Knowledge and Insights

Nonprofits Should Keep Strategic Planning Top of Mind

Business meeting

There is an old adage: those who fail to plan have planned to fail. If you stop and think about it, we all dream of our goals. But not everyone takes the step to plan to realize those dreams. Each and every one of us has an idea of what we would like our futures to look like. No matter what your goals are – business, education, family, or life – you need a strategic plan in place to accomplish them. Without a plan, you will fall short of fulfilling those dreams. This time of year is perfect for resetting your goals, rebalancing your life or reevaluating your business plans.

What does it take to create that plan? I dare say – time to do it, input to create it, and the discipline to get it done. A strategic plan is both high level and creative. You must challenge yourself to look at the bigger picture. When creating a strategic plan that is unique to your goals, you should ask yourself the following questions. Where do I want to be in 10 years? What is my end game? What is my BHAG (Big Hairy Audacious Goal)?

If your goal is to have a Ph.D., then you need to get through undergrad and master’s programs. If your goal is to be the biggest social service provider agency in New Jersey, then you need to have a solid mission, vision and plan for growth. If your goal is to have the largest collection of revolutionary war artifacts or, better yet, be the go-to entity on revolutionary war history, you need to envision what the plan or path to get there will look like.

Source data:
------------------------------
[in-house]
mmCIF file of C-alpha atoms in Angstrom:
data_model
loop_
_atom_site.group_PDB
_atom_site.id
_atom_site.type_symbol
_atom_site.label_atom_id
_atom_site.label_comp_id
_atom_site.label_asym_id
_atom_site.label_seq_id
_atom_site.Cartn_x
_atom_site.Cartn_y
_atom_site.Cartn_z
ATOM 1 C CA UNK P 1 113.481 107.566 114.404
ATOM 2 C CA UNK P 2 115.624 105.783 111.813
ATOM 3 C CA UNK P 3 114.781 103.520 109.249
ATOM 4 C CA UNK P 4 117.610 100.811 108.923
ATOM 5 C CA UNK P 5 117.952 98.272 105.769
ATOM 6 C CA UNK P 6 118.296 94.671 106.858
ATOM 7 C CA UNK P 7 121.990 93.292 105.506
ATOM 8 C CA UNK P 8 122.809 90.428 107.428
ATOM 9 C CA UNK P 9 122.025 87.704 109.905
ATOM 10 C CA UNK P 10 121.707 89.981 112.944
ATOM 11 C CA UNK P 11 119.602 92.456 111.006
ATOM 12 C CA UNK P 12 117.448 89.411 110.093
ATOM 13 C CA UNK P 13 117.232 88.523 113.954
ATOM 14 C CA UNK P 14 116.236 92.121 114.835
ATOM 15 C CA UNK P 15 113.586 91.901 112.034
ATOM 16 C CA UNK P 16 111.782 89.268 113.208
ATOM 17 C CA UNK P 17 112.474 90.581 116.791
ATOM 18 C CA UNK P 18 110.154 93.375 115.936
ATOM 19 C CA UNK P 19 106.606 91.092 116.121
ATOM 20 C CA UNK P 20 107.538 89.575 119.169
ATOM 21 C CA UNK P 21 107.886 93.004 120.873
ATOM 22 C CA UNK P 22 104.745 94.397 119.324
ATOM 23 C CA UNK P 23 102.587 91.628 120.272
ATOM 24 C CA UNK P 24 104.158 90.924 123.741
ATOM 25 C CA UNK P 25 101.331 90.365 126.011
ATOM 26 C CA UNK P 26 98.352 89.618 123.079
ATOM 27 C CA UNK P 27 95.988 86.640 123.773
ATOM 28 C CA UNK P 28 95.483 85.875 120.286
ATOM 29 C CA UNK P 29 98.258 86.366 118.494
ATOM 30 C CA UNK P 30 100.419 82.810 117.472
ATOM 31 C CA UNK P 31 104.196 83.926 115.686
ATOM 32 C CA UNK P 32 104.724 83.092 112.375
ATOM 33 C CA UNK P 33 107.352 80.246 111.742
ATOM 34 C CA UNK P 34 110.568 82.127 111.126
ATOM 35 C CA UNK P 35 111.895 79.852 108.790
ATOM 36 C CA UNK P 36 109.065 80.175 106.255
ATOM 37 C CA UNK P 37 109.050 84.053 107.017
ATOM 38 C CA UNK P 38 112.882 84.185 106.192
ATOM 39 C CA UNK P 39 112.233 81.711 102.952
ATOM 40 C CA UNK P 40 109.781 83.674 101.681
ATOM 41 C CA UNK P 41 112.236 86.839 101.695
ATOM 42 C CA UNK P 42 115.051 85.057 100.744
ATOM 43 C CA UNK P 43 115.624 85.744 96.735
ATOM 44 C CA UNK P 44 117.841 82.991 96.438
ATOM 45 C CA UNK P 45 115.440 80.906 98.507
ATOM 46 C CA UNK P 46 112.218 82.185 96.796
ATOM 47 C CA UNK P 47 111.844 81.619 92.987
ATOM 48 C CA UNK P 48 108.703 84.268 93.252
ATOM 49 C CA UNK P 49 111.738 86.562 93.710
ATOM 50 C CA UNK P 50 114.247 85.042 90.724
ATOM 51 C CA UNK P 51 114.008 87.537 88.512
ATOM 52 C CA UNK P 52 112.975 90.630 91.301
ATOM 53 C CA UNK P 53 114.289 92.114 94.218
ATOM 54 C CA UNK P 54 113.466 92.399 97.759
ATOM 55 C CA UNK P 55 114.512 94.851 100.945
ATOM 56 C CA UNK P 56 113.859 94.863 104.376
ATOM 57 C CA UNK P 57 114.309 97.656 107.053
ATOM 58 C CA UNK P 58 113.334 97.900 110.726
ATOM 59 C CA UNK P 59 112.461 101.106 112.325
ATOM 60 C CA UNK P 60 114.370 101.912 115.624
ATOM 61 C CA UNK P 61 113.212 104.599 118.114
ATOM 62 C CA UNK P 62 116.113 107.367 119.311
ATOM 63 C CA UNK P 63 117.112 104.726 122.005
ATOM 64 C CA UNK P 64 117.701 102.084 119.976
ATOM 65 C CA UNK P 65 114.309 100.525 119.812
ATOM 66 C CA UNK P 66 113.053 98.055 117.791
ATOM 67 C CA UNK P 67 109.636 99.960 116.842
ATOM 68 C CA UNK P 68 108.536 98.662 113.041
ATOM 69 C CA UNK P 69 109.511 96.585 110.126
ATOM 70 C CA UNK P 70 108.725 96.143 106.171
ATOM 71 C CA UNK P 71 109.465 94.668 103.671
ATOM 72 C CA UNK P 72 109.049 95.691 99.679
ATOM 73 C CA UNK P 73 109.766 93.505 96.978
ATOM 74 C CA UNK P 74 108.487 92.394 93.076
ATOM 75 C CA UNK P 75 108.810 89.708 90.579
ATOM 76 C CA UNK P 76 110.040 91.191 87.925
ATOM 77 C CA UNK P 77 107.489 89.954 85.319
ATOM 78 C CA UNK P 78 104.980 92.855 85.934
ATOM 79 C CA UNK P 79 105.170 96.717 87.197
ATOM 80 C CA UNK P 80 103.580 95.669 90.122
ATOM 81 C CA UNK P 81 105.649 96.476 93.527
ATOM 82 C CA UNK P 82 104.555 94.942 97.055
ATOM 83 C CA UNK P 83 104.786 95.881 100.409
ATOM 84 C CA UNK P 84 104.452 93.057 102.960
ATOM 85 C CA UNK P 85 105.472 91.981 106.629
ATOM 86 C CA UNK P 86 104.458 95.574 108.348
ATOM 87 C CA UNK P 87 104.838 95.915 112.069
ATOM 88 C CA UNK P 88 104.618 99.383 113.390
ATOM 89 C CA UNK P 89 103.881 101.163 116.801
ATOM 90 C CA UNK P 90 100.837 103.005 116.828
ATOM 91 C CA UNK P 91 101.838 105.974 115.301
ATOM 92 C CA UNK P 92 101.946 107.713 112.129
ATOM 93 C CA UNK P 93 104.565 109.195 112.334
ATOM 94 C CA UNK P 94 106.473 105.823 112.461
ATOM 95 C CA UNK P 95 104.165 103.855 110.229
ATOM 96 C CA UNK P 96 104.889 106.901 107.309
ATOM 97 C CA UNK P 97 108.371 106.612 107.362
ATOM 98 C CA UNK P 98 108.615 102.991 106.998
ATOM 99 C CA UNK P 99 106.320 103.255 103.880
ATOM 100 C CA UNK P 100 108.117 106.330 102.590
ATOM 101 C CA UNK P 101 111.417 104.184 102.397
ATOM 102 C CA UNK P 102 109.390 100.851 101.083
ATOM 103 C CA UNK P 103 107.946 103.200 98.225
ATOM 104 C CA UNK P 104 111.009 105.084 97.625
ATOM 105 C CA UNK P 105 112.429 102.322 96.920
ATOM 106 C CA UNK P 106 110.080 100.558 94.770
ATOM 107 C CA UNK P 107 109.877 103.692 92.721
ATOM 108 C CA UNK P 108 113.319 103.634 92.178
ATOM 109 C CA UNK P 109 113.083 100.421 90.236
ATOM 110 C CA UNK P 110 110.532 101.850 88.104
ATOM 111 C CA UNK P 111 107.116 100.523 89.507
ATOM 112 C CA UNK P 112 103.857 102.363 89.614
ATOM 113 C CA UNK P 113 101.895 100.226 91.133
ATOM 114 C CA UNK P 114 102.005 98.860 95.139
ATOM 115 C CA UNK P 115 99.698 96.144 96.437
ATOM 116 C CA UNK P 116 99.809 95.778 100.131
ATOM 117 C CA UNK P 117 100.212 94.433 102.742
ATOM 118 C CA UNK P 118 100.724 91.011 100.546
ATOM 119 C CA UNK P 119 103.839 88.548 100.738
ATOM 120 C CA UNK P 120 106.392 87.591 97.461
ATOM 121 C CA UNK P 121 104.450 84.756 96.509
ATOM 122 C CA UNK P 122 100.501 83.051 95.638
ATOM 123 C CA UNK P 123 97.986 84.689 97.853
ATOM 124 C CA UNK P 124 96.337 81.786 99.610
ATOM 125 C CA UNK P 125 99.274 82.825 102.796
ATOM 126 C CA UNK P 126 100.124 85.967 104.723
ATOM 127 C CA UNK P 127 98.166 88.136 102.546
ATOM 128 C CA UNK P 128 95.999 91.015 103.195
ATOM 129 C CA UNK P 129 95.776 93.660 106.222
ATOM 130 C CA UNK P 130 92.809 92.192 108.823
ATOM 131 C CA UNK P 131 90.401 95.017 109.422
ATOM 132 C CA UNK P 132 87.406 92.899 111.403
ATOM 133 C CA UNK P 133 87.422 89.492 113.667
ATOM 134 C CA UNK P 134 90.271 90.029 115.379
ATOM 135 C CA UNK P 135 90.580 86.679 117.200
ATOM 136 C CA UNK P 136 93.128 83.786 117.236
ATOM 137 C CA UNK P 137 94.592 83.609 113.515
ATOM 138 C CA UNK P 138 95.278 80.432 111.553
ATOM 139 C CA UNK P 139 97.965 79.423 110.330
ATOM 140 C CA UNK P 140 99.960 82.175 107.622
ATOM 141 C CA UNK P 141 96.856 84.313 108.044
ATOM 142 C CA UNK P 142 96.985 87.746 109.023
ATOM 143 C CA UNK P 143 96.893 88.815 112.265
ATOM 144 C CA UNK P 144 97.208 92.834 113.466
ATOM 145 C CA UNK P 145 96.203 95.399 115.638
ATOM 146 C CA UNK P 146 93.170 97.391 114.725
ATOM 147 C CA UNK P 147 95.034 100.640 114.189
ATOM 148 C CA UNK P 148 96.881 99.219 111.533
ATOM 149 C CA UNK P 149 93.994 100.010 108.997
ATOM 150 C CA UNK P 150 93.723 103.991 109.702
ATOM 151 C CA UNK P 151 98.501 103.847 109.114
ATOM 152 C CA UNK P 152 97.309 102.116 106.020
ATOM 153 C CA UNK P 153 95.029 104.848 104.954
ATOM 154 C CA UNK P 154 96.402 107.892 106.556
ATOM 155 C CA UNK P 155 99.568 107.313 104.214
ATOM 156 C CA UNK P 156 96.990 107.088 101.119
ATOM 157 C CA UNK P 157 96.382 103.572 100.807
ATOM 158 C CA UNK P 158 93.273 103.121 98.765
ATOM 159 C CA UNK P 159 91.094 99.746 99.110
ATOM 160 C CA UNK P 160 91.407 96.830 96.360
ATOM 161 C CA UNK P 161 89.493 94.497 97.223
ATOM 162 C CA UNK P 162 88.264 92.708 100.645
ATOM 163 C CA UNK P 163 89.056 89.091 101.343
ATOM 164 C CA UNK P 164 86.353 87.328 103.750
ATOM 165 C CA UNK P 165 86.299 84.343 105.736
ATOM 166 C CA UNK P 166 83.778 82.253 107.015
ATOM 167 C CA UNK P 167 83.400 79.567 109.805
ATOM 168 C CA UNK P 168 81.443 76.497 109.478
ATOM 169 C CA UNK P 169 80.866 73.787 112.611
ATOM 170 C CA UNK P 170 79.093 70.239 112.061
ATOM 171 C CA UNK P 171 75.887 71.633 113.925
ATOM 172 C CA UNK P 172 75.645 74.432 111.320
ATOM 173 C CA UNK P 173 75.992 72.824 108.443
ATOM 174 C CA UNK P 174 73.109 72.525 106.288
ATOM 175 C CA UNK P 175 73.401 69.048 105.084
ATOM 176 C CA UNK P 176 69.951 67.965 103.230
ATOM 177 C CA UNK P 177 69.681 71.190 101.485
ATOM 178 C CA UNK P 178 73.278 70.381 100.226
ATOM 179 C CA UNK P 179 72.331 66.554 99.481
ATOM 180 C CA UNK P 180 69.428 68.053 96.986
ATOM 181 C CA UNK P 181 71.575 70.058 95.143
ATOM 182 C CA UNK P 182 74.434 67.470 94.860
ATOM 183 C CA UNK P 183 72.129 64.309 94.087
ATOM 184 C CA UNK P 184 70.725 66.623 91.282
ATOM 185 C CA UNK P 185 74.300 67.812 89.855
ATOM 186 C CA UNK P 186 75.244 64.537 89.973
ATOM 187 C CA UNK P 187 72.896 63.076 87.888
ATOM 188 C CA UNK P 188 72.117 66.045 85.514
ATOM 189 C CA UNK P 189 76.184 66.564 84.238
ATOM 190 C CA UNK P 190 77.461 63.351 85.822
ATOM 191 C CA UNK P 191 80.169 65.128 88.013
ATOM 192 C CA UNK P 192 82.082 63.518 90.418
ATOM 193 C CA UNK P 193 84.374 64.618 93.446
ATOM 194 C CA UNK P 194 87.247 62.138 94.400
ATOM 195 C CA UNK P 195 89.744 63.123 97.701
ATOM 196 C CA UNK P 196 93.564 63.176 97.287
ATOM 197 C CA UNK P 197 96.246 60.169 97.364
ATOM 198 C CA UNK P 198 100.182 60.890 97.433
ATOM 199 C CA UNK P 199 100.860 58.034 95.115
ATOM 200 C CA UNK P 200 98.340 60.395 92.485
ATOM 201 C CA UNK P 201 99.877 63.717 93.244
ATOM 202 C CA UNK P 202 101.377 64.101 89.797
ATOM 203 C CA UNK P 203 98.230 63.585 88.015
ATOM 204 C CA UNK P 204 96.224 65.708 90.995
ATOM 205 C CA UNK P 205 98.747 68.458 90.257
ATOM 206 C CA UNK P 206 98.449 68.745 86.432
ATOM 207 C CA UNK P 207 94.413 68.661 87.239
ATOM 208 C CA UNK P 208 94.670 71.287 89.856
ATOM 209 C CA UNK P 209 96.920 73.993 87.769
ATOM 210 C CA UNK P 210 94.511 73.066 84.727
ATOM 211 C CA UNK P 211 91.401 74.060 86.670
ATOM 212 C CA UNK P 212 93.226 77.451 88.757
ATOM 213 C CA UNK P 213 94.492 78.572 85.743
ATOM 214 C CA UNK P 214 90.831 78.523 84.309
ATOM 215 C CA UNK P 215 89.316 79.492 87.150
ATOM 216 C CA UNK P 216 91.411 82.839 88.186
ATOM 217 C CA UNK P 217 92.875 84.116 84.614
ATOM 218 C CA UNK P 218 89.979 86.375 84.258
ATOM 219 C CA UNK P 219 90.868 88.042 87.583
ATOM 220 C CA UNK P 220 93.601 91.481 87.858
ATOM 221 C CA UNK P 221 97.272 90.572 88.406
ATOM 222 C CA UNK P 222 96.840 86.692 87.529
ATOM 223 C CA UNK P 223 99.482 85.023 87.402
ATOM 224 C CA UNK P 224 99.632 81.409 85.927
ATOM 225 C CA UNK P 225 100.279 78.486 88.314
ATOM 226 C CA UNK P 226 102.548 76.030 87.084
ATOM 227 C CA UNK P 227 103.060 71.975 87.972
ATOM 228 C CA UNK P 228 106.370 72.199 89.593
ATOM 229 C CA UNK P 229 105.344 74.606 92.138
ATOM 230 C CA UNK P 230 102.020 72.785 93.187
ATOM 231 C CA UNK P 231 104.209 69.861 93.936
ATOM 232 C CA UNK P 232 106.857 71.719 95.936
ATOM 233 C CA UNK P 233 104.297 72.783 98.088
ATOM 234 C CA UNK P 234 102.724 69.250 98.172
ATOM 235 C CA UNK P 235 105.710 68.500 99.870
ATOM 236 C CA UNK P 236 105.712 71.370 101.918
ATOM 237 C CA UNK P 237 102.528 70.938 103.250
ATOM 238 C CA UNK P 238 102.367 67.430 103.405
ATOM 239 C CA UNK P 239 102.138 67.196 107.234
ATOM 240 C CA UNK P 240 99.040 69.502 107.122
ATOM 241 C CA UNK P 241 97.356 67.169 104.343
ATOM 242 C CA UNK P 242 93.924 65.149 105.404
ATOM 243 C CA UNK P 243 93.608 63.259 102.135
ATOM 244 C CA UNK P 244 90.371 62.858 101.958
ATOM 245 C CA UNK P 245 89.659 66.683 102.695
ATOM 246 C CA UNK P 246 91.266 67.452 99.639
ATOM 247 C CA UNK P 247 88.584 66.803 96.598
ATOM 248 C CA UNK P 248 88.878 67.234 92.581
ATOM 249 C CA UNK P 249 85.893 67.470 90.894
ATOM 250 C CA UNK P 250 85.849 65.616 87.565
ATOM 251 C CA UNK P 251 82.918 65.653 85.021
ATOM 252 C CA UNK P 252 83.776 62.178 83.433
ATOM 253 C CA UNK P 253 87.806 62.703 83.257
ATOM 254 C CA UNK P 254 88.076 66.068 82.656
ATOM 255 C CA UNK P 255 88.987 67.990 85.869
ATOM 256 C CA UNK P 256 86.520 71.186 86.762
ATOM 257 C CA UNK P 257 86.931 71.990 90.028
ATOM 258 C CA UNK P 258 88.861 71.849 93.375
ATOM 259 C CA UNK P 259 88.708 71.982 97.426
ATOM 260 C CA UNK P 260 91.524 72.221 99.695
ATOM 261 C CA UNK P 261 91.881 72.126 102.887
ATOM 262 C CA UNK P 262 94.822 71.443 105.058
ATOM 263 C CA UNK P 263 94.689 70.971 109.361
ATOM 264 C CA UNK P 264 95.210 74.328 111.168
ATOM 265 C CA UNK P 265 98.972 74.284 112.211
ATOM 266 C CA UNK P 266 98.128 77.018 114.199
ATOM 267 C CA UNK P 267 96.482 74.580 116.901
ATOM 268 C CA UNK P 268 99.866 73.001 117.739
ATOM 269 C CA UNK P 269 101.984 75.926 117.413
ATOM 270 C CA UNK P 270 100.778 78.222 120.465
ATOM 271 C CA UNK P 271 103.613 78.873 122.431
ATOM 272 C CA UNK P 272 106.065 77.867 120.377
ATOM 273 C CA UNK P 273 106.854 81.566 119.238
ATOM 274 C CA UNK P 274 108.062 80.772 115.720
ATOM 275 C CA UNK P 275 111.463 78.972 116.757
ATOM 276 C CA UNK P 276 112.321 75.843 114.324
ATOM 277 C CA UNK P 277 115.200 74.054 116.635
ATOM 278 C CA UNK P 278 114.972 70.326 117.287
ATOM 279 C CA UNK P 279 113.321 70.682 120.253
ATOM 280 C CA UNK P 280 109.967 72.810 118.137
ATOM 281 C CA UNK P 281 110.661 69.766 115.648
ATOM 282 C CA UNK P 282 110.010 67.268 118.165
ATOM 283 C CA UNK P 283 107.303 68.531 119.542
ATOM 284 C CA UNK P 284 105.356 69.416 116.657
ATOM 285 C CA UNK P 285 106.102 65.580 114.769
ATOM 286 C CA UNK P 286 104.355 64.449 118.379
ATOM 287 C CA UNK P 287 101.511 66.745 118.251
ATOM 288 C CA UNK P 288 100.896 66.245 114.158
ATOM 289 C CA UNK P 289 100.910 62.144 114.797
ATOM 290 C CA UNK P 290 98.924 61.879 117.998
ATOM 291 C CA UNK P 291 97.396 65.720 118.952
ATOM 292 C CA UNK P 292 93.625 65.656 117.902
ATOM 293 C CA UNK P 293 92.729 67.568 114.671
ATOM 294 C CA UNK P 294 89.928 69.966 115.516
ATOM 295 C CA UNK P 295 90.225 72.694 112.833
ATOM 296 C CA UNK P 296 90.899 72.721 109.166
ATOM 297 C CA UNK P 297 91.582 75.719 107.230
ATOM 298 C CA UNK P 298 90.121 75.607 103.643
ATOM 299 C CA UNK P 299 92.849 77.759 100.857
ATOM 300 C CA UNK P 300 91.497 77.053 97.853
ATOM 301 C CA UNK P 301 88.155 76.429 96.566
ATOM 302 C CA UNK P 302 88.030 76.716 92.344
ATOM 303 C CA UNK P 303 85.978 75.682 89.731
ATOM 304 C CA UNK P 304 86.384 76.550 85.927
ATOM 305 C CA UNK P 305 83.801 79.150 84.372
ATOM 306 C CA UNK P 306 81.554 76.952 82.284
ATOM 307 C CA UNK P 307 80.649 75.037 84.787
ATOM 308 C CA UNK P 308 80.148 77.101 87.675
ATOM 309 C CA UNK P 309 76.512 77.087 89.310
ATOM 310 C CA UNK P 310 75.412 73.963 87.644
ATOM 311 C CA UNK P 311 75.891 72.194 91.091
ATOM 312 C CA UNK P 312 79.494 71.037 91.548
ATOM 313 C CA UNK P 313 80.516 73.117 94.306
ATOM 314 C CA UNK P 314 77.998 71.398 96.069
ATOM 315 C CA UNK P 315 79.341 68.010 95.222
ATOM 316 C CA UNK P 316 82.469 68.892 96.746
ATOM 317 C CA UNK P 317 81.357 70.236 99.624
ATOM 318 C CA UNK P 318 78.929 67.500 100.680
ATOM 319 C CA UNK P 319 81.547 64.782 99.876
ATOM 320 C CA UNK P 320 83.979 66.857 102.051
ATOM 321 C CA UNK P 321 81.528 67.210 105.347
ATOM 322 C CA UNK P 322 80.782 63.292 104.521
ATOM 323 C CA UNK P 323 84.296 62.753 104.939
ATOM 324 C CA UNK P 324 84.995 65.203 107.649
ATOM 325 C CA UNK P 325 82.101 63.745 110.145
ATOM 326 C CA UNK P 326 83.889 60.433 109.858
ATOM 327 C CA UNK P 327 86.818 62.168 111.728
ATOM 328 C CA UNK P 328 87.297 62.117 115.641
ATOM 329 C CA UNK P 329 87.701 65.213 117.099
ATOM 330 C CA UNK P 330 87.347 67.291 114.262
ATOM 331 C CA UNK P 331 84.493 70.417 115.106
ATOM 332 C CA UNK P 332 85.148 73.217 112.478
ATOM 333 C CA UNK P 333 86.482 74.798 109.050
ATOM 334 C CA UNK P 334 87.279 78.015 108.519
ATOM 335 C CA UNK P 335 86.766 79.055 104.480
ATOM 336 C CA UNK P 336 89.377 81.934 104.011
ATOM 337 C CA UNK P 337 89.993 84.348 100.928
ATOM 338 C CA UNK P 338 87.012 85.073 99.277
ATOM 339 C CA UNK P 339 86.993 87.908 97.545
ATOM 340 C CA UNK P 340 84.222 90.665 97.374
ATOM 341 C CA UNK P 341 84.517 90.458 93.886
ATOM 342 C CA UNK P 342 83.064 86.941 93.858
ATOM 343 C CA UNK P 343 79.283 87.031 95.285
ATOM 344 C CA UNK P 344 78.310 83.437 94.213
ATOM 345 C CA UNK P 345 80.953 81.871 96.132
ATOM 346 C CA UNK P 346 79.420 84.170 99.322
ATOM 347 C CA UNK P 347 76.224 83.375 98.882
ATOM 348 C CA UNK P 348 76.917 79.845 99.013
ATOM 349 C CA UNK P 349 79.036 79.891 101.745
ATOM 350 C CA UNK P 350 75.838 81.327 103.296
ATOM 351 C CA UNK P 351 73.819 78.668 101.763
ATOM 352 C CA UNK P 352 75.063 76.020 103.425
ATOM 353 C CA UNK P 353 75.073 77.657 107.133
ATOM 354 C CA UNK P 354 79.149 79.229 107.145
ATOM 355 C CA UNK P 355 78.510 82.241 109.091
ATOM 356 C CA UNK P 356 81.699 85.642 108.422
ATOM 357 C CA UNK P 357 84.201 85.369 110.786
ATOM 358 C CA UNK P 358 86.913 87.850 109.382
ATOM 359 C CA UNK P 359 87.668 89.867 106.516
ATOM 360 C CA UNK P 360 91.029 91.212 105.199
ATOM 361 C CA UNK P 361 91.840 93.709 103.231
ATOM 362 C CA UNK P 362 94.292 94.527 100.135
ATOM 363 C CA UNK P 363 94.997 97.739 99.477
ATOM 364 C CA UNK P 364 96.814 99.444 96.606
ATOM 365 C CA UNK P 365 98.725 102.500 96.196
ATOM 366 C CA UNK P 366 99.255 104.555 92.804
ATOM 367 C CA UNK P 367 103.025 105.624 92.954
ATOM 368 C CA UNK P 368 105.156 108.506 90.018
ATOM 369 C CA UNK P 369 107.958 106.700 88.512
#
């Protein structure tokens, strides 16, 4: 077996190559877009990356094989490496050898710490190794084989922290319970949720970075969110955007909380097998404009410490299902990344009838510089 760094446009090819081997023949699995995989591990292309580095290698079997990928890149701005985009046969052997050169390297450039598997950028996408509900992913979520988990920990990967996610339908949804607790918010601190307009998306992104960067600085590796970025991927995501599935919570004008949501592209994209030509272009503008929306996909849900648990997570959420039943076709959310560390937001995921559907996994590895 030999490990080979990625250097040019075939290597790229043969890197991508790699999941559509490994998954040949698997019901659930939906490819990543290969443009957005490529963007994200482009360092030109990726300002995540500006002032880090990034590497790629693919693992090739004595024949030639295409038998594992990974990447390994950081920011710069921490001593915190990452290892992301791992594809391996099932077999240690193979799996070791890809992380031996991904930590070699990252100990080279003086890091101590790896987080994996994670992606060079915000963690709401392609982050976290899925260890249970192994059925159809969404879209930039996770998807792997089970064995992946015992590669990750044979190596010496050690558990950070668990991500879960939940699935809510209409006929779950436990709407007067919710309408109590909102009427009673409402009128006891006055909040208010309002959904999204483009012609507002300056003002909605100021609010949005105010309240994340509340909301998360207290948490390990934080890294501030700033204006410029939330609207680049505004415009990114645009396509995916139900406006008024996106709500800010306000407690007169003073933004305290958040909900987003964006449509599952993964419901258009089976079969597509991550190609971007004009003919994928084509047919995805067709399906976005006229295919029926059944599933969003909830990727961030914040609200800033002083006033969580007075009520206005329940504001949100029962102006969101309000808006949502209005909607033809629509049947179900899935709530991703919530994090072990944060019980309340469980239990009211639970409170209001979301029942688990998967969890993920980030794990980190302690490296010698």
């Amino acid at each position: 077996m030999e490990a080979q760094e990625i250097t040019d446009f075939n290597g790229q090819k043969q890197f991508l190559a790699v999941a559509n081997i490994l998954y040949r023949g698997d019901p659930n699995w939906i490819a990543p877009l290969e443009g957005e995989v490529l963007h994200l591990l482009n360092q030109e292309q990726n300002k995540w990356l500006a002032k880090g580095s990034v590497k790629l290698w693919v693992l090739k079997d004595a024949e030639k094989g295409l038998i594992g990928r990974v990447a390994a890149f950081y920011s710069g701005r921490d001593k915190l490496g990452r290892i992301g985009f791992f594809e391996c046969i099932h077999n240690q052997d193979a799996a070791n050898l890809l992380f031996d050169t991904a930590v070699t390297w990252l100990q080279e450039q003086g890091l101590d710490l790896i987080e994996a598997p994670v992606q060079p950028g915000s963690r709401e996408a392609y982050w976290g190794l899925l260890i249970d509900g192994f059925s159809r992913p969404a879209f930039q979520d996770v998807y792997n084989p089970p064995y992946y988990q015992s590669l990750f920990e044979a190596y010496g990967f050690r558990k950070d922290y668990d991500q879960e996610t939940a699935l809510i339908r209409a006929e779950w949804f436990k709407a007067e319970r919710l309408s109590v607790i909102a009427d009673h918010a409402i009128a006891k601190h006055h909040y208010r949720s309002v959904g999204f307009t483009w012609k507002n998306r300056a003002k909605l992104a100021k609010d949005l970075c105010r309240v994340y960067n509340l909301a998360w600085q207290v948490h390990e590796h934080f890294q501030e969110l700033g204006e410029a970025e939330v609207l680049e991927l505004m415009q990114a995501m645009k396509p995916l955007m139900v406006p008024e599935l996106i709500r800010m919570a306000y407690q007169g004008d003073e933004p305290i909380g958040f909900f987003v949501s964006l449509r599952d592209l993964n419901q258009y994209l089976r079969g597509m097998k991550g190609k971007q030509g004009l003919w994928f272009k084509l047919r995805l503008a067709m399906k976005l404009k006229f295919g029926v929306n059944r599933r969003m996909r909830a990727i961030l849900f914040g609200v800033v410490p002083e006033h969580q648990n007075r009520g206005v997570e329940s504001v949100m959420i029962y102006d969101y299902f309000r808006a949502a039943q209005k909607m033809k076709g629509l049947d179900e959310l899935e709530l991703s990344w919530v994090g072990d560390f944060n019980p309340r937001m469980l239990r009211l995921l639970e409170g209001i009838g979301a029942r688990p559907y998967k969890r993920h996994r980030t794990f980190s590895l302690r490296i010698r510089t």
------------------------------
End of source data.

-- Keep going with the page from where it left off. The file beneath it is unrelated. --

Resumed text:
When you Google strategic planning, there are various definitions, processes, and sample plans available. If you need a textbook definition, there are a host of resources available to help you formulate a plan. However, when writing this article, it was not my intent to suggest specifically how to create your plan in specifics. My goal is to get you thinking about or reminding you of the need to do strategic planning for your nonprofit organization. If you already have a plan in place and a process for updating your plan, then I say “congratulations” because you have a key piece to future success. For those of you reading this article that don’t have a plan, haven’t updated your plan, don’t know that much about it, or don’t know where to start; you are not alone. More importantly, you need not go it alone.